No One’s Happy About the Dow’s Golden Cross — Here’s Why
The Dow Jones Industrial Average has gone on one heck of a rally during the past three months.
Since bottoming out the day before Christmas, the Dow has soared more than 17 percent.
This feat is doubly impressive since it’s occurring roughly three months after the average’s 50-day and 200-day moving averages completed a death cross.
In a true twist of fate, these key trend lines are now just 1.57 percent away from reversing course completely.
Yes, the Dow’s 50-day and 200-day moving averages are on the verge of a golden cross.
As you would suspect, a golden cross is commonly seen as a bullish technical indicator — the opposite of its more dire counterpart, the death cross.
You would expect Wall Street investors to be cheering such a development and hailing it as proof that the bull is back in the U.S. markets.
But you would be wrong.
Across the board, economists and Wall Street pundits are sending out warnings and calling for cautious investing.
What’s more, these warnings aren’t Chicken Little ravings … there’s data to back up these concerns:
- The European Central Bank (ECB) announced Thursday that it was putting interest rate hikes on hold and offering banks a fresh round of low-cost loans.
- Chinese exports fell 20.7 percent in February, falling well short of expectations for a 2.5 percent decline. Economists are worried that this plunge reflects weakening global demand.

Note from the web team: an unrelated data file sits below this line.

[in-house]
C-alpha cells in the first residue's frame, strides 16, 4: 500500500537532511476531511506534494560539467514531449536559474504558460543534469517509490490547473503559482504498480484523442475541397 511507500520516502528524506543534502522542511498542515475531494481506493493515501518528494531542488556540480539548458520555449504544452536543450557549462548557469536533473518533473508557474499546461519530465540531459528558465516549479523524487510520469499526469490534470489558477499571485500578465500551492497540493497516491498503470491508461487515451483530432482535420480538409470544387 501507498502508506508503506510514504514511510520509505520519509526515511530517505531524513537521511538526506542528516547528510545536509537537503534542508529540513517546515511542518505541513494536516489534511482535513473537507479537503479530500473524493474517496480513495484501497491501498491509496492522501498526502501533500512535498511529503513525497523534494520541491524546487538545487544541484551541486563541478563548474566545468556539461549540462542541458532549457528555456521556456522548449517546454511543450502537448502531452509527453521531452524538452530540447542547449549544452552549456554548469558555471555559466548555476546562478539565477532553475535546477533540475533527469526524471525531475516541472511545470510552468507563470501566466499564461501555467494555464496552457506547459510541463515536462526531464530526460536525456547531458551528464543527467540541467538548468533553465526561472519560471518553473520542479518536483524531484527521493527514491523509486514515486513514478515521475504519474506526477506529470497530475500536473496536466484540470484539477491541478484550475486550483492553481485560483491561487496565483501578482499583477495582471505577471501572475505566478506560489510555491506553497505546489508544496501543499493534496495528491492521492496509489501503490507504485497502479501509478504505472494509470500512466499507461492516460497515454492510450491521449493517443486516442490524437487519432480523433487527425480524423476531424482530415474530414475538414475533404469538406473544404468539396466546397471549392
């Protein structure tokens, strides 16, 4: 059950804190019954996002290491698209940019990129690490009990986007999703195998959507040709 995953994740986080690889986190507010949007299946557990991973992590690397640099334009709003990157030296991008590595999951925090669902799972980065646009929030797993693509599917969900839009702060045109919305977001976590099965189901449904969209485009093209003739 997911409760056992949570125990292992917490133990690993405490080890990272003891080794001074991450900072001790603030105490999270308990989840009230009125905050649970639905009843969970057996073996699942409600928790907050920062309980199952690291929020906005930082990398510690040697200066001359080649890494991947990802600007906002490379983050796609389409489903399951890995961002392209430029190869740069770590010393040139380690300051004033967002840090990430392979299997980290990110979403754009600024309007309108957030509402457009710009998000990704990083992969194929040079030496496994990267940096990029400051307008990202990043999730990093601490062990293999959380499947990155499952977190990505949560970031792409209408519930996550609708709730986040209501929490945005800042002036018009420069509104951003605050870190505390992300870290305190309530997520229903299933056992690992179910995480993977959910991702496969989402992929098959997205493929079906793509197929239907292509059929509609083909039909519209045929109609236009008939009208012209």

- Hopes are dropping for a U.S.-China trade deal that could boost Chinese and U.S. exports.
- Canada’s central bank held interest rates steady this week and reversed its hawkish stance, citing a slowdown in the global economy.
- Construction spending unexpectedly fell 0.6 percent in December, compared to expectations of a 0.2 percent rise.
- The February ADP private sector jobs report showed that the U.S. added just 183,000 jobs in February, while economists were expecting a rise of 189,000. The figure also was down massively from January’s growth of 300,000 jobs.
- Finally, the U.S. trade deficit widened to $59.80 billion in December and exports fell to $205.10 billion — their third straight decline.
Looking over this data, it’s clear that the rest of the globe is being hit considerably harder than the U.S. economy. In fact, the situation state-side only looks like a mild seasonal slump.
The question we have to ask ourselves is: Is the market at a pivot point?
On one hand, we have a wealth of negative global economic data. It’s not dire yet, but the warning signs are clear.
On the other hand, the U.S. market continues to chug along. What’s more, U.S. markets like the Dow are prone to climbing such walls of worry when they first appear, instead of succumbing to fear.
The bottom line is that investors could see more upside in the U.S. market over the short term. If the global economic slow down continues during this period, it may be time to get defensive. After all, the U.S. doesn’t operate in an economic bubble.